Any and all Lose for Hughes daydreams are suspended when the LA Kings and Anaheim Ducks meet, and even though these might have been the dreariest stakes since the Freeway Faceoff’s branding, there were still a number of things to like about the visitors’ execution and investment in a 3-2 win. The Kings’ structure was excellent and denied the Ducks any real speed or cohesion leaving their own zone through the first half of the game. Anaheim’s third shot on goal was registered with 11:12 remaining in the second period, a testament to Los Angeles’ forecheck – and perhaps some friendly stat-keeping, because Jaycob Megna’s 51-foot shot was heading wide. Paul LaDue blocked Adam Henrique’s shot 30 seconds earlier, marking the Ducks’ first shot attempt of the period. Want more? After Daniel Sprong’s goal, Anaheim’s next shot within 35 feet of the net came with six and a half minutes remaining in the second period. Yowzers. I’ve got a theory here: the Ducks aren’t that good, either.
Du Gamla, Du Fria. Two young MODO alums whose Västernorland and Västerbotten County hometowns are separated by 120 miles of Baltic Sea coastline, Adrian Kempe and Carl Grundstrom have shared the ice for 23 minutes and 48 seconds, a span in which the Kings have taken 14 shots and the opposition seven. With Tyler Toffoli and Grundstrom on the ice, it’s a 16-7 on-ice shot discrepancy. Natural Stat Trick has the scoring chance ratio at better than two-to-one. This is a bit of an adrenaline-boosted honeymoon period; it’ll be interesting to see how Grundstrom fares in a week or two. Some younger players have responded well to added attention, and Austin Wagner has essentially forced the team’s hand to keep him up by providing some encouraging substance in his role, even after weathering the inevitable rookie-year dips. Grundstrom has come as advertised as a physical player who skates well and goes to hard areas, and that’s something opponents will become increasingly aware of as he gains experience at the end of the season, so it’ll be interesting to see how he handles this push-back. It’s encouraging that he gave a good account of himself on the road in a pair of physical divisional games against the Coyotes and Ducks.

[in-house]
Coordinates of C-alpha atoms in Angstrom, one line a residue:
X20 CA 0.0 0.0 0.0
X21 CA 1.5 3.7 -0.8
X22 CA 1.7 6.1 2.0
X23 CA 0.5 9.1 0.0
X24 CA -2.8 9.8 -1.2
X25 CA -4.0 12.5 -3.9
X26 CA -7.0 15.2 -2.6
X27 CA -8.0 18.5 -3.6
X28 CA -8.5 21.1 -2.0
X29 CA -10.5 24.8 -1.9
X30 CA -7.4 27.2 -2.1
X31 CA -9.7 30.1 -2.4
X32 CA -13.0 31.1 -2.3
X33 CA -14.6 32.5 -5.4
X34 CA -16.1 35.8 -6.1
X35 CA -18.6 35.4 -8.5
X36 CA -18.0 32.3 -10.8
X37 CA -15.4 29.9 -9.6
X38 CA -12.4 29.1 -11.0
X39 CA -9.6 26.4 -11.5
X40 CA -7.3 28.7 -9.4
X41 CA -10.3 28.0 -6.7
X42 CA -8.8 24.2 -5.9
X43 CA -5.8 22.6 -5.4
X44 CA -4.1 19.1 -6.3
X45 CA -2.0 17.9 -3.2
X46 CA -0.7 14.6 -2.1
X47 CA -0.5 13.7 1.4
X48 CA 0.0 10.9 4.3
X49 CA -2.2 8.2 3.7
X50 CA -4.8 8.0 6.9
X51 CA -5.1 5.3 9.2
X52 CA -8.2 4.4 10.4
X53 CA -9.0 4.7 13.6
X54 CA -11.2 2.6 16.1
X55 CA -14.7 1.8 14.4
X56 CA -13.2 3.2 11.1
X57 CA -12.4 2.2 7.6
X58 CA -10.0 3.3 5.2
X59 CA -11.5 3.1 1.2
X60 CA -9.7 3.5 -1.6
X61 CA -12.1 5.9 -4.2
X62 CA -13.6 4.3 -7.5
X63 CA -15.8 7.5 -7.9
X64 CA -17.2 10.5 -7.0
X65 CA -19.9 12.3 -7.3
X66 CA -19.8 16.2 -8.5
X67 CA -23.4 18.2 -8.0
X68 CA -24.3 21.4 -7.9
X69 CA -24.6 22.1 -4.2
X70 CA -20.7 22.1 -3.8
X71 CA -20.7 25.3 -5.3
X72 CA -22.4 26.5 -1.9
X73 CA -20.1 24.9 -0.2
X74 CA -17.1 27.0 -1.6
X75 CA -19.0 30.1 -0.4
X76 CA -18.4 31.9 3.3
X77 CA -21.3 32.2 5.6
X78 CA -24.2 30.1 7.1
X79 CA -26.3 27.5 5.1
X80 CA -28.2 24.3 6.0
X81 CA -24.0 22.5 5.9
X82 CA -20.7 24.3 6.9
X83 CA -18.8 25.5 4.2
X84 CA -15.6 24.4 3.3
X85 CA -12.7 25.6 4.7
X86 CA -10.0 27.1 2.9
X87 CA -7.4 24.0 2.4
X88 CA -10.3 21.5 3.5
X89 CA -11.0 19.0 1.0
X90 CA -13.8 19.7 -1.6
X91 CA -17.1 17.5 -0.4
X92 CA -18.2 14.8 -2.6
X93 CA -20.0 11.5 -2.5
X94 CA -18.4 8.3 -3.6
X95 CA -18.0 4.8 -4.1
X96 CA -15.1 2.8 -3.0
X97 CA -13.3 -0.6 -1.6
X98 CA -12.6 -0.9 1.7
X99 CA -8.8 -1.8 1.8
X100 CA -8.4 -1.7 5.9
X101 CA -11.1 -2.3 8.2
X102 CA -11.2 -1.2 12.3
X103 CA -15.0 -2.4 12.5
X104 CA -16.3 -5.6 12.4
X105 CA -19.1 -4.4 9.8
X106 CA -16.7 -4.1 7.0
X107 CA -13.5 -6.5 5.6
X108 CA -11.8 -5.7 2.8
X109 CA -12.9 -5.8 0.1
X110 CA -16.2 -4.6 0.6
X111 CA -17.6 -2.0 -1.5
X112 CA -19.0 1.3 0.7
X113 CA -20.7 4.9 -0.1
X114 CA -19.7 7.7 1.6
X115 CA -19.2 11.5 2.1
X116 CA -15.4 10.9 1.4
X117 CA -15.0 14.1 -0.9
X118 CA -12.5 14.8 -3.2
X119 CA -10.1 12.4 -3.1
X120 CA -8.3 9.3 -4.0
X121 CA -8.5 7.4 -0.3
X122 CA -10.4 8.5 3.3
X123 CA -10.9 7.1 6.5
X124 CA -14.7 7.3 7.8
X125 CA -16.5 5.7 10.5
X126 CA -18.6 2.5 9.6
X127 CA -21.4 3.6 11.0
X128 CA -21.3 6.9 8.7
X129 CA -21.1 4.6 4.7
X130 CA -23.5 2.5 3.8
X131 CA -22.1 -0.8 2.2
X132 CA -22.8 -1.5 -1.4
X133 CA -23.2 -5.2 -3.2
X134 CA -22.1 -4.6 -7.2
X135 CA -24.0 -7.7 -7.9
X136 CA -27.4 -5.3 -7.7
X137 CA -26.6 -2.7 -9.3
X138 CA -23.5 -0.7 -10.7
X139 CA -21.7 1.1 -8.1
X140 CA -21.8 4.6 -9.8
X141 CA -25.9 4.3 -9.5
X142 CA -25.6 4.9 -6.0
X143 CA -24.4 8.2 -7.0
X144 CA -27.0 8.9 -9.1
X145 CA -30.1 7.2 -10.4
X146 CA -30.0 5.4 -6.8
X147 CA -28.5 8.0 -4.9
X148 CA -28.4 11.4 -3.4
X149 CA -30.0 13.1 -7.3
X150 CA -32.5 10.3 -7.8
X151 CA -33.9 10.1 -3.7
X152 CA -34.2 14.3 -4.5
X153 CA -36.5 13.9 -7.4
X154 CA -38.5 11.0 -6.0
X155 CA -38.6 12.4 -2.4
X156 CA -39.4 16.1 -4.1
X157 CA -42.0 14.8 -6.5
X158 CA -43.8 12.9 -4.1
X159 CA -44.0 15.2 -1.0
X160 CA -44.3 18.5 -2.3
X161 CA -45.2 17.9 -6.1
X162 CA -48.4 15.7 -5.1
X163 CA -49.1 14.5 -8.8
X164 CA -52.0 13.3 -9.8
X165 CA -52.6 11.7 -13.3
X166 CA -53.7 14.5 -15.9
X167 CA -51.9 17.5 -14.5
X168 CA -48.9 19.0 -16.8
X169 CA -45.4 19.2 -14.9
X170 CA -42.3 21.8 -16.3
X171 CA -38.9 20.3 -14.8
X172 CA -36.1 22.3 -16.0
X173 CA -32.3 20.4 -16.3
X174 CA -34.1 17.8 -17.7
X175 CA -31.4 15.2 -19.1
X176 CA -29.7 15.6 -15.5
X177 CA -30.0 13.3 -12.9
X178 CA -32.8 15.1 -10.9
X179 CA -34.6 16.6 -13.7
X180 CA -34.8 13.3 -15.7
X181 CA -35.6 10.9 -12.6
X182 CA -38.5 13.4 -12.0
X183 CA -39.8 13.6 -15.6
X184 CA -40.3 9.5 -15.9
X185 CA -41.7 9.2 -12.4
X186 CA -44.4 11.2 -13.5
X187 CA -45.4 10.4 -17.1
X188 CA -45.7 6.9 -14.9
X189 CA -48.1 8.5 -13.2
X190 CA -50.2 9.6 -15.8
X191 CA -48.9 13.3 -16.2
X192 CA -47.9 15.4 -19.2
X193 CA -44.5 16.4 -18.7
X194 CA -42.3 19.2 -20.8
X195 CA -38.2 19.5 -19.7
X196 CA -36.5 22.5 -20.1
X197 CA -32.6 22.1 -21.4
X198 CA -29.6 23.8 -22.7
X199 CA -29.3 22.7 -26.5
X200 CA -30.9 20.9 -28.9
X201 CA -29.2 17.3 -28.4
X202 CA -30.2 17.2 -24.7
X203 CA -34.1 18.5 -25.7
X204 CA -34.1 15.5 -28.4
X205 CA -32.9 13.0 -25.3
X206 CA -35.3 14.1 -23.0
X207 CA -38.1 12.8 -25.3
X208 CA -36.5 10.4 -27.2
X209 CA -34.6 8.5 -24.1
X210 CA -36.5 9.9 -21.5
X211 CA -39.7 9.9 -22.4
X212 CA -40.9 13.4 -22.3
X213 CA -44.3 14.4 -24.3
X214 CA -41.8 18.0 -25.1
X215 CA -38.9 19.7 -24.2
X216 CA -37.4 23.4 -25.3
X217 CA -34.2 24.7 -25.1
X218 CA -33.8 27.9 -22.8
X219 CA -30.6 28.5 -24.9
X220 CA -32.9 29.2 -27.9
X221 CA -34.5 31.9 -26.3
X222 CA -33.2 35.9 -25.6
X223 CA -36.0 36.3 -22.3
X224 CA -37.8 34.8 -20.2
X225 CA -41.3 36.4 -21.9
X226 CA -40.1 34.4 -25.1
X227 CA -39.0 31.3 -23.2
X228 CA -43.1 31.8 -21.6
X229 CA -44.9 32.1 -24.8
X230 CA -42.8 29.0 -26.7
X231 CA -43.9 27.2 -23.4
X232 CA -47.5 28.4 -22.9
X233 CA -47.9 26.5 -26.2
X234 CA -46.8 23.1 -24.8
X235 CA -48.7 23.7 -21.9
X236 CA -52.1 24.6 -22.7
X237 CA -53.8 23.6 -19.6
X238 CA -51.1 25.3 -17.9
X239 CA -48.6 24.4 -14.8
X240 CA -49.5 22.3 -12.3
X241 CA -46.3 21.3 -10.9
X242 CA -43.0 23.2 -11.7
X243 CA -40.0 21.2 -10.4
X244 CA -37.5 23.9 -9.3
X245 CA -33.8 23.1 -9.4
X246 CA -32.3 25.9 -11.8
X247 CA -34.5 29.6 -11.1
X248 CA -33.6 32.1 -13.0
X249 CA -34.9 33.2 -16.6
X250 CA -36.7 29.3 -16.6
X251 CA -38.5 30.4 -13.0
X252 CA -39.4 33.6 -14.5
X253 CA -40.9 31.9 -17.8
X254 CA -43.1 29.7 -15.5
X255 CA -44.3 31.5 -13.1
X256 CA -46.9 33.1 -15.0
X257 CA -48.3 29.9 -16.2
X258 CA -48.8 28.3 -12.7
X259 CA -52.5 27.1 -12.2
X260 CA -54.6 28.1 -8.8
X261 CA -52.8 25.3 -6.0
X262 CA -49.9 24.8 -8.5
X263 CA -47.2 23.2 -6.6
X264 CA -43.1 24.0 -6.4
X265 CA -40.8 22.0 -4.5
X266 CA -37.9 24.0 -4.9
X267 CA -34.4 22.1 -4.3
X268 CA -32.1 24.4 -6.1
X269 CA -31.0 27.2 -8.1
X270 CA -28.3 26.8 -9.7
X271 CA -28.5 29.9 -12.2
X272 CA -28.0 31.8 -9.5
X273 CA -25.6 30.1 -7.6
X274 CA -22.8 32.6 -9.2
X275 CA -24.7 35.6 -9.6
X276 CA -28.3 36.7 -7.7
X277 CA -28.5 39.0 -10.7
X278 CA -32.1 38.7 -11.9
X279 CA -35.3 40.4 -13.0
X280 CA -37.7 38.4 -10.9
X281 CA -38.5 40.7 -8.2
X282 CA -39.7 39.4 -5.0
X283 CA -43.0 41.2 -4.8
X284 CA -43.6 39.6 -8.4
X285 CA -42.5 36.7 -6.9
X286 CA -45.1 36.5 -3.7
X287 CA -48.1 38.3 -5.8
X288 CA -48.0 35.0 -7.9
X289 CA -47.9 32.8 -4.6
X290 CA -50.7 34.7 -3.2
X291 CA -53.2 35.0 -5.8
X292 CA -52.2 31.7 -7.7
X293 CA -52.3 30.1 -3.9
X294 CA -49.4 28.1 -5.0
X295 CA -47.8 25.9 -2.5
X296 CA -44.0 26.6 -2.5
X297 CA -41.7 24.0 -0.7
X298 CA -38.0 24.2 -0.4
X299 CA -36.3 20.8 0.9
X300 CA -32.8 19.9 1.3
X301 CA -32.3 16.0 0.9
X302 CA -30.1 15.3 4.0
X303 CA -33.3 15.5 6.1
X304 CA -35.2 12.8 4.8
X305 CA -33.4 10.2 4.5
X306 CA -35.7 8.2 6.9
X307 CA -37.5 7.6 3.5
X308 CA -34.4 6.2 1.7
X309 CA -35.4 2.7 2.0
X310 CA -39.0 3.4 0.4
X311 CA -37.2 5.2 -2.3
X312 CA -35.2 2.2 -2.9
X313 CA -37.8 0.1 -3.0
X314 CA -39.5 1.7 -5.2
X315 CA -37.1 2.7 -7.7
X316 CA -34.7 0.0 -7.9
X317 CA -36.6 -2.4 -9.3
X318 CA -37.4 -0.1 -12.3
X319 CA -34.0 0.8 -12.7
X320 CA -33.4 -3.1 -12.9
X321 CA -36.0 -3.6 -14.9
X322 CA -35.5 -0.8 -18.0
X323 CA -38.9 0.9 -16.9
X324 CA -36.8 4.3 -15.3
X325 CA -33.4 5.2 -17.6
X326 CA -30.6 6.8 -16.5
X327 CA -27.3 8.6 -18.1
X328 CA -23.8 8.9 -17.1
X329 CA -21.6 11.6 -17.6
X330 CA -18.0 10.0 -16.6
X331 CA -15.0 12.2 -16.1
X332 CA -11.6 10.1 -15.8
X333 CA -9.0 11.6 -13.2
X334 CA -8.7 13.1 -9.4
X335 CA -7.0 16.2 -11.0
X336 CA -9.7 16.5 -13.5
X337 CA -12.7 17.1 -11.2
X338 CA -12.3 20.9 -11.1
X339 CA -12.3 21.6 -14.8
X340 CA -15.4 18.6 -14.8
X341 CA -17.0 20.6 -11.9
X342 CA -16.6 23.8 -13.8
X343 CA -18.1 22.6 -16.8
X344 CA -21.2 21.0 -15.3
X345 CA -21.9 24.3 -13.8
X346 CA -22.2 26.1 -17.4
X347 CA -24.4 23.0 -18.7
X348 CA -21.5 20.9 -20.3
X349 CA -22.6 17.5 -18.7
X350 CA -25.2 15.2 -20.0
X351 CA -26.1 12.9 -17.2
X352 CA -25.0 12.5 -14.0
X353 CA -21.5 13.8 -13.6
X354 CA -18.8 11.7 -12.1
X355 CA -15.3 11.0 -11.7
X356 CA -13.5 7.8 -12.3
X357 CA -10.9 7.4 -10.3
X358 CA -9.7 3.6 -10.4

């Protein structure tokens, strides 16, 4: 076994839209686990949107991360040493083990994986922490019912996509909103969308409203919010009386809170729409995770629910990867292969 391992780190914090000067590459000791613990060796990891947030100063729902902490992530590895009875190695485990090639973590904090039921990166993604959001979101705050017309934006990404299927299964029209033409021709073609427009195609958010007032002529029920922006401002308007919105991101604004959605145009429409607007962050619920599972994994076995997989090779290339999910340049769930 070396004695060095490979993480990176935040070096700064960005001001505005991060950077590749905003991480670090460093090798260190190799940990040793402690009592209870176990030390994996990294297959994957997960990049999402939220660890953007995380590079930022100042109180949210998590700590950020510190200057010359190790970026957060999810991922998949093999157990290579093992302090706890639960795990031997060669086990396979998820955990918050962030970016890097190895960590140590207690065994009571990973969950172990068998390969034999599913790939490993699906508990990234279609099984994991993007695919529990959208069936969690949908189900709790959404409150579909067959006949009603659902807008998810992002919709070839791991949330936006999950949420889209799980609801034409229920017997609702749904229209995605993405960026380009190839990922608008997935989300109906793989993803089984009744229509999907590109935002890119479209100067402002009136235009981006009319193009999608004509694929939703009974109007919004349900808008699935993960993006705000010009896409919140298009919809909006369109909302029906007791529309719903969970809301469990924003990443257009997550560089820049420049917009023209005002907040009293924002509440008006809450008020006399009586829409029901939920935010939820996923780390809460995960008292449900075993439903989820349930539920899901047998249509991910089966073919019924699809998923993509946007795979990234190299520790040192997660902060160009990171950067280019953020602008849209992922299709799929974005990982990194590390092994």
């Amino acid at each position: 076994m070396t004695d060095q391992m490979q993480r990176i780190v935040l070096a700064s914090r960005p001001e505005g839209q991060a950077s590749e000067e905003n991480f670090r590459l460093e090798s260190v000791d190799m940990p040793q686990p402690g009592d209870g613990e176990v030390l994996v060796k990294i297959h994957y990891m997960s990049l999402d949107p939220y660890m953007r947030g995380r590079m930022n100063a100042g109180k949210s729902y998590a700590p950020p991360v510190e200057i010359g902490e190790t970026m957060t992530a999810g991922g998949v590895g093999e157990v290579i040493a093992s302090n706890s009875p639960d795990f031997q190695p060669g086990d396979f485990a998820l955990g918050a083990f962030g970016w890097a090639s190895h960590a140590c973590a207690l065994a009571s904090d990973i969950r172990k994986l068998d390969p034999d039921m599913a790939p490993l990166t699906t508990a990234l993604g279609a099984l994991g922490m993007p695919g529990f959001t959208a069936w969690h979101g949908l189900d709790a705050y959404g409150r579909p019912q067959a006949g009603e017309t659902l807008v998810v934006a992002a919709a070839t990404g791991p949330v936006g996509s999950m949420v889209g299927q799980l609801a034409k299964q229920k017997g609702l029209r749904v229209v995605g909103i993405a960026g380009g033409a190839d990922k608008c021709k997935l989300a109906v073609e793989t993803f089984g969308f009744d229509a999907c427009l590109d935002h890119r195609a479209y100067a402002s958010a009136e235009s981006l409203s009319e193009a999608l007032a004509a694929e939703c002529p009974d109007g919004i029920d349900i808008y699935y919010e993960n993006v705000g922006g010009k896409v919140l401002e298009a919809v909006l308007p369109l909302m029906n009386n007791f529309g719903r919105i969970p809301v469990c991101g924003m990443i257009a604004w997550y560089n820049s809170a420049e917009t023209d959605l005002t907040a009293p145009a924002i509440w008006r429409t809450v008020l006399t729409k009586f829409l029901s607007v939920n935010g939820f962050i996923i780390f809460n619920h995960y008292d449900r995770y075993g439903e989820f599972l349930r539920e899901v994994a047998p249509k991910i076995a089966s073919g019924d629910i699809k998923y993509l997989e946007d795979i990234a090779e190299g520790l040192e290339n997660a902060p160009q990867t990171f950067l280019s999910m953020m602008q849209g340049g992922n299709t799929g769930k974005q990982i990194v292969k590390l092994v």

Matt Roy added another solid 14 minutes to the 20 minutes he’d played the night before, and even amidst a semi-regular defensive rotation hasn’t come out of the lineup since making his debut in Boston on February 16. His dive to break up a two-on-one feed from Ryan Getzlaf to Rickard Rakell was a significant blow to the swelling of Anaheim pressure, and for a someone who plays a poised, controlled game that to the benefit of the team doesn’t often stick out, the play served as the most visual demonstration of his heady play and underrated skating ability. Obviously this is a welcome development for a team rebuilding its back end and adds another stout dimension to a current unit that also has an offensively-minded, up-tempo option on the right side in Sean Walker. Selected 194th overall in 2015, only one player selected after Roy – Winnipeg’s Sami Niku, taken 198th – has made their NHL debut.
Kyle Clifford is getting rewarded for the work and focus he puts in. As the game’s pace has picked up, his skating and shot selection have improved. “Where before I was kind of getting locked in on shooting in one area, now I’m kind of picking my head up and almost picking the spots a little more and just being an all-around smarter player,” he said after the game. Receiving Trevor Lewis’ crisp pass across the neutral zone, he burned past attempted Korbinian Holzer contact, and with Megna gravitating towards Jonny Brodzinski, Clifford made a power move to the low slot and snapped the puck between Ryan Miller’s glove and left pad for his eighth goal of the season, a career-high. (He also had seven in the truncated 2012-13 season.) I don’t get the sense the personal high means a great deal for Clifford; whether he wears a letter or not, he’s a leader and captain on this team, and it’s a good model that the work he puts in has result in tangible improvements in production. This stretch has weighed as heavily on Clifford as anyone, so it’s appropriate to see him score the game-winner as the team heads into a short break off a win.
–Lead photo via Debora Robinson/NHLI